A feasibility study of the delivery of online brief cognitive-behavioral therapy (CBT-T) for eating disorder pathology in the workplace

Carla T. Toro, Tabitha Jackson, Agatha S. Payne, Lukasz Walasek, Sean Russell, Guy Daly, Glenn Waller, Caroline Meyer

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Objective: CBT-T is a brief (10 sessions) version of cognitive behavioral therapy for non-underweight eating disorders. This report describes the protocol for a single center, single group, feasibility trial of online CBT-T in the workplace as an alternative to the health-service setting. By offering mental health services for eating disorders in the workplace, greater accessibility and increased help-seeking behaviors could be achieved. Method: Treatment will be delivered online over 10 weeks and offered to employees based on self-referral rather than meeting diagnostic criteria, making treatment available to employees with sub-threshold eating disorder symptoms. Results: Assessments will be conducted at baseline, mid-treatment (week 4), posttreatment (week 10) and at follow-up (1 month and 3 months posttreatment). For the primary outcome, measures will include recruitment, attrition and attendance data using pre-set benchmarks to determine high, medium or low feasibility and acceptability. Qualitative participant experiences data will be analyzed using thematic analysis. Impact on work engagement and effect sizes will be determined from secondary outcome measures; the latter enabling sample size calculations for future study. Discussion: These pilot data will provide insights to recruitment, acceptability, effectiveness and viability of a future fully powered clinical trial of online CBT-T in the workplace. Public Significance Statement: This study will present feasibility data from an eating disorders intervention (online CBT-T) using the workplace as an alternative to the healthcare setting to recruit and treat workers. Recruitment will be based on self-reported eating and weight concerns rather than diagnosis potentially enabling treatment to employees who have not previously sought help. The data will also provide insights to recruitment, acceptability, effectiveness, and future viability of CBT-T in the workplace.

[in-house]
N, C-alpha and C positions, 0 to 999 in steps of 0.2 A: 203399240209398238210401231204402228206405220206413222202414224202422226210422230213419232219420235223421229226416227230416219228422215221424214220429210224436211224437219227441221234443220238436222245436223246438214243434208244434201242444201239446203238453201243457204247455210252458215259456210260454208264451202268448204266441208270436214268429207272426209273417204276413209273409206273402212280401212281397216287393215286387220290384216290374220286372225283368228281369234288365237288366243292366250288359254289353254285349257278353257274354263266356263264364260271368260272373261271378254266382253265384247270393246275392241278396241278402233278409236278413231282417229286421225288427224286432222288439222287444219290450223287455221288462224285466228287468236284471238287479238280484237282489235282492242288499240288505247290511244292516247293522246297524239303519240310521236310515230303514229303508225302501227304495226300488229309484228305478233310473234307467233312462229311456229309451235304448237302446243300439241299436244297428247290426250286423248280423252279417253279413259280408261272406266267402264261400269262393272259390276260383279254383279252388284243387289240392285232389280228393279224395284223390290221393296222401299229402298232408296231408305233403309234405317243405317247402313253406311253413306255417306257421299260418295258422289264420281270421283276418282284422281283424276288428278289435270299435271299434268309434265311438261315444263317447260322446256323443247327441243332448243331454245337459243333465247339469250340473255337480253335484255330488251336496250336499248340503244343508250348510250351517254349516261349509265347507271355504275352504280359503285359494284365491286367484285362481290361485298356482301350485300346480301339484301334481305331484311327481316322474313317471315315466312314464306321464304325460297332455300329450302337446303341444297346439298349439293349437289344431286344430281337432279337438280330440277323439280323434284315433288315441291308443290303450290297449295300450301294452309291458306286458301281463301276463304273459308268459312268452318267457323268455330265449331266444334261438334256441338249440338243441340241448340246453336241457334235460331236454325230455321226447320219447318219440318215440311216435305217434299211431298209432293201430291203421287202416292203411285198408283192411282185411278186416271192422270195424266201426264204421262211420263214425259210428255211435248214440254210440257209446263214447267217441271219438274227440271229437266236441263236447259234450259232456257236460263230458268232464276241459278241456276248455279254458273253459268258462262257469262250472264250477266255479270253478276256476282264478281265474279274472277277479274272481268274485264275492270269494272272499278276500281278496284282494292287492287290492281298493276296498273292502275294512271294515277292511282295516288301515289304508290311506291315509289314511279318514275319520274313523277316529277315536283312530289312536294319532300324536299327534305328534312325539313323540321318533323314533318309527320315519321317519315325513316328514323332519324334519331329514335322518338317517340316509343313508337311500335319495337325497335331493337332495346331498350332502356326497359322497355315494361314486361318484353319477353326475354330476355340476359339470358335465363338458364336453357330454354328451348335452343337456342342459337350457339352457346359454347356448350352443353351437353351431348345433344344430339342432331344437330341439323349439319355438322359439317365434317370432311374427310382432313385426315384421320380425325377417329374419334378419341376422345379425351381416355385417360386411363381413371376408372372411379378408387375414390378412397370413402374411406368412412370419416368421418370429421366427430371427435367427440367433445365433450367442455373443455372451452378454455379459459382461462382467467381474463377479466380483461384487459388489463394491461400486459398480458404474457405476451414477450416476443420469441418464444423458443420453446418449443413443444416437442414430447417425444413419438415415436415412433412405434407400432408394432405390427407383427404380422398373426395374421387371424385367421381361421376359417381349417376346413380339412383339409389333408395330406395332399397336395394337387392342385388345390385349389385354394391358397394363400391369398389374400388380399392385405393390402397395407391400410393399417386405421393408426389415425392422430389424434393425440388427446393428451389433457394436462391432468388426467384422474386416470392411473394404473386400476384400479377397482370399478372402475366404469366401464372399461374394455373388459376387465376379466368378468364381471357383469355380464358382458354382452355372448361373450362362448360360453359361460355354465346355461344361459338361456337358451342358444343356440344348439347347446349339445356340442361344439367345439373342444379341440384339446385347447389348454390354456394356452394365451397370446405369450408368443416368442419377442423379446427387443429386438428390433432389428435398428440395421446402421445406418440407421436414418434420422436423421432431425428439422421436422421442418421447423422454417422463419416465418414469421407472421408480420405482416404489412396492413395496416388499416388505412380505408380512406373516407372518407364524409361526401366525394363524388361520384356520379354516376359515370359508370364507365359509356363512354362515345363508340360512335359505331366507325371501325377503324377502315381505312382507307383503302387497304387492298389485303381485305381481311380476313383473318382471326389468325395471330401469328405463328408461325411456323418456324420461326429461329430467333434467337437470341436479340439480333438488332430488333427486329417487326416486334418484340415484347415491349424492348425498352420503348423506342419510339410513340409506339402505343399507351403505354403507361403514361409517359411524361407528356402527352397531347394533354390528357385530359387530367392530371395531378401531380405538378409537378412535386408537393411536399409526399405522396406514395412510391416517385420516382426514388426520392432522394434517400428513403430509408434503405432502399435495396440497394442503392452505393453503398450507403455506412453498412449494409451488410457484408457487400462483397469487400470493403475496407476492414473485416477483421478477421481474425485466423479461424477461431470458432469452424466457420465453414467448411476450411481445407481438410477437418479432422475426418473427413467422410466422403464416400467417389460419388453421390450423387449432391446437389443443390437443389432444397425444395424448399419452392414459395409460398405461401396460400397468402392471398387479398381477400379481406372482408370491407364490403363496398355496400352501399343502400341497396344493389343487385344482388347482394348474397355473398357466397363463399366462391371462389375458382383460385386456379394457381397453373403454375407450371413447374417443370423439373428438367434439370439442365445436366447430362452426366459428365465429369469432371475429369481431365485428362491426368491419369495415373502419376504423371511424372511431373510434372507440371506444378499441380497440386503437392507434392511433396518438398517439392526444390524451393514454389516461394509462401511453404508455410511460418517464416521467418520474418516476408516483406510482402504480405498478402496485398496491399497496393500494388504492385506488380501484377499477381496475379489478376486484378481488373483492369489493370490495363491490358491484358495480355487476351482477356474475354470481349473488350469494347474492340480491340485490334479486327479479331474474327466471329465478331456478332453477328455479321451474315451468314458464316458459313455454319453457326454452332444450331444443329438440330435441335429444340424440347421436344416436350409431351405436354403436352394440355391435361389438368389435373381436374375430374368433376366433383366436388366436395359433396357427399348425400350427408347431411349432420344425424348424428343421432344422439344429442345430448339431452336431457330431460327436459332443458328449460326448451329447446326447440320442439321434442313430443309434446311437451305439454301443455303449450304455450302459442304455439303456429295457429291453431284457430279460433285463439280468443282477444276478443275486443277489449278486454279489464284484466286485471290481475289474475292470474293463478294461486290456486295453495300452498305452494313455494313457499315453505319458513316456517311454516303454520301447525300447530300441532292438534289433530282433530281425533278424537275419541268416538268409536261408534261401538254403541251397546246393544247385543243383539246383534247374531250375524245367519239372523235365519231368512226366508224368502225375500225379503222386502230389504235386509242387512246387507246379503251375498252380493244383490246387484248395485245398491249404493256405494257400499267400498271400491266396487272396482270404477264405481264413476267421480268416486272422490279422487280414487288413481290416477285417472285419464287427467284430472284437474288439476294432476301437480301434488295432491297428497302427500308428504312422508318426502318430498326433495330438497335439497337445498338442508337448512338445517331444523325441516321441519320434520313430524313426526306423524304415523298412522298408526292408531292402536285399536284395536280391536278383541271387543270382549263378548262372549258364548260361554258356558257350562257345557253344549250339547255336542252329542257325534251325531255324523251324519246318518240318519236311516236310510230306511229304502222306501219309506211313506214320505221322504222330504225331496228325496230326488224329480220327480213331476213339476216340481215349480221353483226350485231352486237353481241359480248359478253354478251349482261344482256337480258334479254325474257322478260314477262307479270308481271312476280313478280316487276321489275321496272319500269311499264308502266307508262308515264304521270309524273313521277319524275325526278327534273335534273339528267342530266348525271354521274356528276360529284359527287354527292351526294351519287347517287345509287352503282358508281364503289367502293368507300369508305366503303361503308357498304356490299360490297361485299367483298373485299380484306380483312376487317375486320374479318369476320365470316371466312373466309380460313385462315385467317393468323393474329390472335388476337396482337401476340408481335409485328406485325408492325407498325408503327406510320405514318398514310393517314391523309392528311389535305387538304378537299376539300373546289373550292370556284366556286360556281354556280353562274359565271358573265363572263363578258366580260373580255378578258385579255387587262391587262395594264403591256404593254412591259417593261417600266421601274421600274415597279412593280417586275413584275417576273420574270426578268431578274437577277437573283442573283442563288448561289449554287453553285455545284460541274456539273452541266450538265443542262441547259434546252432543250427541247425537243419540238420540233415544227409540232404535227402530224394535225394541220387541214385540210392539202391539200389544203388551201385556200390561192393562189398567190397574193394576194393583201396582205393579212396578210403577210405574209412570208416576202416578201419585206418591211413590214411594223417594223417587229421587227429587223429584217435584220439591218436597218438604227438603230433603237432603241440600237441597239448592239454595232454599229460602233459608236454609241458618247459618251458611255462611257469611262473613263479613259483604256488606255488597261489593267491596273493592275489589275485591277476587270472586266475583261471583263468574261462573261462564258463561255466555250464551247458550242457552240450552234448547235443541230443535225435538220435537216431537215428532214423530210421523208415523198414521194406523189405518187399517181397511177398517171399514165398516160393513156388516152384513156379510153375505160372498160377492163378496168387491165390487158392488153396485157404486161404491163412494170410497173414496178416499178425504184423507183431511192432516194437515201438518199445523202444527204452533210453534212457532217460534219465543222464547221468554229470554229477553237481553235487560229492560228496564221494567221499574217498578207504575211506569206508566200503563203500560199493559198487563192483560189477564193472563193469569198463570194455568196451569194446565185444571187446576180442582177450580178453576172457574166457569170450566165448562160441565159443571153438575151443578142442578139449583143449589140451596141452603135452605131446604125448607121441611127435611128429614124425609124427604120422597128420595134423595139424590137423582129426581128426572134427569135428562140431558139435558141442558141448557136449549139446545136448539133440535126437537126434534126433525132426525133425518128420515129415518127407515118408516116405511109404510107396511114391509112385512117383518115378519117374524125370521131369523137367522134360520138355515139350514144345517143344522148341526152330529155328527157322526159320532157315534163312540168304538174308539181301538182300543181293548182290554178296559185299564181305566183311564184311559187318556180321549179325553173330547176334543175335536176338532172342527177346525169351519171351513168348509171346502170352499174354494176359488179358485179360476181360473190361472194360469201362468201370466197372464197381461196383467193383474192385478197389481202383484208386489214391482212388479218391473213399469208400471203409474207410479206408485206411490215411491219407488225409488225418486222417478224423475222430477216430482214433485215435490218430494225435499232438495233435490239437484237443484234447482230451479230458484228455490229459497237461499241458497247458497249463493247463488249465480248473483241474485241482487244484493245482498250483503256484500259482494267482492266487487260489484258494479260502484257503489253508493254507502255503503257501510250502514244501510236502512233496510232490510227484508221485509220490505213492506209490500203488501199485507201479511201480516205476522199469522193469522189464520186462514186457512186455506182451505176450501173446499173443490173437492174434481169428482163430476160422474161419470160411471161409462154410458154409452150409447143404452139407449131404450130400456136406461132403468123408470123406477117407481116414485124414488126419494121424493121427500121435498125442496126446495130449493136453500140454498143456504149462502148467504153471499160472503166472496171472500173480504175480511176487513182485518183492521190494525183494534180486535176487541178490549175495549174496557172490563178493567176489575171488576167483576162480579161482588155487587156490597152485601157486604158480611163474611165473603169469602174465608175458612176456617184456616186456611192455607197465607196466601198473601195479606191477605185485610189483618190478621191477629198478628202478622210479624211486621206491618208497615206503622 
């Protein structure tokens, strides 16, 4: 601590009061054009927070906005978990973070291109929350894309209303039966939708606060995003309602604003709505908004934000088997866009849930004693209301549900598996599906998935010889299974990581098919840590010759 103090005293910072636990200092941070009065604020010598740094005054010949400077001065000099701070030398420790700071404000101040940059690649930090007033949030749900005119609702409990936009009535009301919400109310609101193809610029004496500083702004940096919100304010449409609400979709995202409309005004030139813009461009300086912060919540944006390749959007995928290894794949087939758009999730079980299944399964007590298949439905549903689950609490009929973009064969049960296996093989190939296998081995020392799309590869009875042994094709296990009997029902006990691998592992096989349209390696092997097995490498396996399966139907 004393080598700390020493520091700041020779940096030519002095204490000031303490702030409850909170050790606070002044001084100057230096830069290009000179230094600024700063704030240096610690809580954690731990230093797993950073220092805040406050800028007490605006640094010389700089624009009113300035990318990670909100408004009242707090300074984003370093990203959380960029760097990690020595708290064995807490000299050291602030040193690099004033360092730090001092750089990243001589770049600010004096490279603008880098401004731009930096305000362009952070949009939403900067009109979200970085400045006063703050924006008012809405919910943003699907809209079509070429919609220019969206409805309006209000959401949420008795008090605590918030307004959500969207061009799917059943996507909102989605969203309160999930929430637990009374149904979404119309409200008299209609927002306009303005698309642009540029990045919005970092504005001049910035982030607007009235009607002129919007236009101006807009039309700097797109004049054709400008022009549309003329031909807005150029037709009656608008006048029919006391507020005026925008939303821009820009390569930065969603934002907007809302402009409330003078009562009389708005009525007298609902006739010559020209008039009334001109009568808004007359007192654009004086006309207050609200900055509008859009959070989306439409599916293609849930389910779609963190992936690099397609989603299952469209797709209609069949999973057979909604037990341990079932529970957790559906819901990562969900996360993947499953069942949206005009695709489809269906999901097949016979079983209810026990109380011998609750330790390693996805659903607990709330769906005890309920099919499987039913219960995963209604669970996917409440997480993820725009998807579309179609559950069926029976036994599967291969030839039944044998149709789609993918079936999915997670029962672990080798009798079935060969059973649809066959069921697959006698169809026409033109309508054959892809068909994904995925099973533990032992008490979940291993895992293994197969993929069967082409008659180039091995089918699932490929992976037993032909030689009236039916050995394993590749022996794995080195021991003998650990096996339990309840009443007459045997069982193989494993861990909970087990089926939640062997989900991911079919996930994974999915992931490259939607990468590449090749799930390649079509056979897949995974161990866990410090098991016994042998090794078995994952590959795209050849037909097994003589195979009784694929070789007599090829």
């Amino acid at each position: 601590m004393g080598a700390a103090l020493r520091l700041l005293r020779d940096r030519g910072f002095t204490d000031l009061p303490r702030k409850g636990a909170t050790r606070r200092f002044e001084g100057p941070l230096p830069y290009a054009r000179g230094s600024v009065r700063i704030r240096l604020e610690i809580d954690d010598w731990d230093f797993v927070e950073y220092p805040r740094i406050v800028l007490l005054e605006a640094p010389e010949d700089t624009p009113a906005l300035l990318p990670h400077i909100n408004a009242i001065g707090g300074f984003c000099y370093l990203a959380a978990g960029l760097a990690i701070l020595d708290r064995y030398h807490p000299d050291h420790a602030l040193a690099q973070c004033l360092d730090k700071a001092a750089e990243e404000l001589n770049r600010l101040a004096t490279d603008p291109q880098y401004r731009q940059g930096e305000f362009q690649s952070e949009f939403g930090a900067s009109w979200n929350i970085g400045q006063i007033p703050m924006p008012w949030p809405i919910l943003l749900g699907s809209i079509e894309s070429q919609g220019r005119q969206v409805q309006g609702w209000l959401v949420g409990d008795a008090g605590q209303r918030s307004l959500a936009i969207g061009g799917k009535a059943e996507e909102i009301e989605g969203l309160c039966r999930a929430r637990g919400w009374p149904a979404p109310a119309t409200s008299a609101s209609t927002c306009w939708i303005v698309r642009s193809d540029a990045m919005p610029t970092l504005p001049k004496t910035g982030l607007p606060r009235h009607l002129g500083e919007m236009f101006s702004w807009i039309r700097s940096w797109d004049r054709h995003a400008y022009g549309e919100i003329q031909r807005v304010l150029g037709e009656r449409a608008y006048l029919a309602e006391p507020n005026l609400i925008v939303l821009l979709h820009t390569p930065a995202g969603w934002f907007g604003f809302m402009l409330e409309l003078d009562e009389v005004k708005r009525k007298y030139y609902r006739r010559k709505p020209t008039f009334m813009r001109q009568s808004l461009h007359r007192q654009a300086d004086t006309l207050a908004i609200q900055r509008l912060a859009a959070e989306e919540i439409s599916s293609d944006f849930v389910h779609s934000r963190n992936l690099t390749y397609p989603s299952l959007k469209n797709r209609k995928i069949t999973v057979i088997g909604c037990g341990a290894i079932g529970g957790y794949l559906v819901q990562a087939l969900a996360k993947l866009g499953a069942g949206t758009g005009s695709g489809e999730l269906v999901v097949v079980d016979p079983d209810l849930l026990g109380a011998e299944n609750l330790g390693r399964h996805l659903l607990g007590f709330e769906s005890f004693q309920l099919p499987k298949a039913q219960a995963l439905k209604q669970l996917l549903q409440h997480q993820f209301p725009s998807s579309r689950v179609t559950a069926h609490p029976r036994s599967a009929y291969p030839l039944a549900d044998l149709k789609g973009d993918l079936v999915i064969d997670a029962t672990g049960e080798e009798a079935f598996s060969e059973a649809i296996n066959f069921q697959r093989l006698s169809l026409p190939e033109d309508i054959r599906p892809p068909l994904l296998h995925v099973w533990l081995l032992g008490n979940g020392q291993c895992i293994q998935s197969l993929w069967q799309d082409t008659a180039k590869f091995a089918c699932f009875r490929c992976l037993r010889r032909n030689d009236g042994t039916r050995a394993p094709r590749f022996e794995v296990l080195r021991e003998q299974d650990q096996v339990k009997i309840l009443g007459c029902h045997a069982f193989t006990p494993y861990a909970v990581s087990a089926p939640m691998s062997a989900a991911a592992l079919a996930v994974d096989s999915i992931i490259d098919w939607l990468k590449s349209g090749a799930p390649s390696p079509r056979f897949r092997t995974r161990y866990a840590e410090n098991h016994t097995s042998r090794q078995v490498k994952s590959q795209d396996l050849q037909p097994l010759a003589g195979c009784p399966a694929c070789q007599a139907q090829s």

Original languageEnglish
Pages (from-to)723-730
Number of pages8
JournalInternational Journal of Eating Disorders
Issue number5
Early online date15 Mar 2022
Publication statusPublished - May 2022

Bibliographical note

This is an open access article under the terms of the Creative Commons Attribution-NonCommercial-NoDerivs License, which permits use and distribution in anymedium, provided the original work is properly cited, the use is non-commercial and no modifications or adaptations are made


  • binge-eating disorder
  • bulimia nervosa
  • cognitive behavioral therapy
  • eating disorder
  • mental disorders
  • workplace

ASJC Scopus subject areas

  • Psychiatry and Mental health


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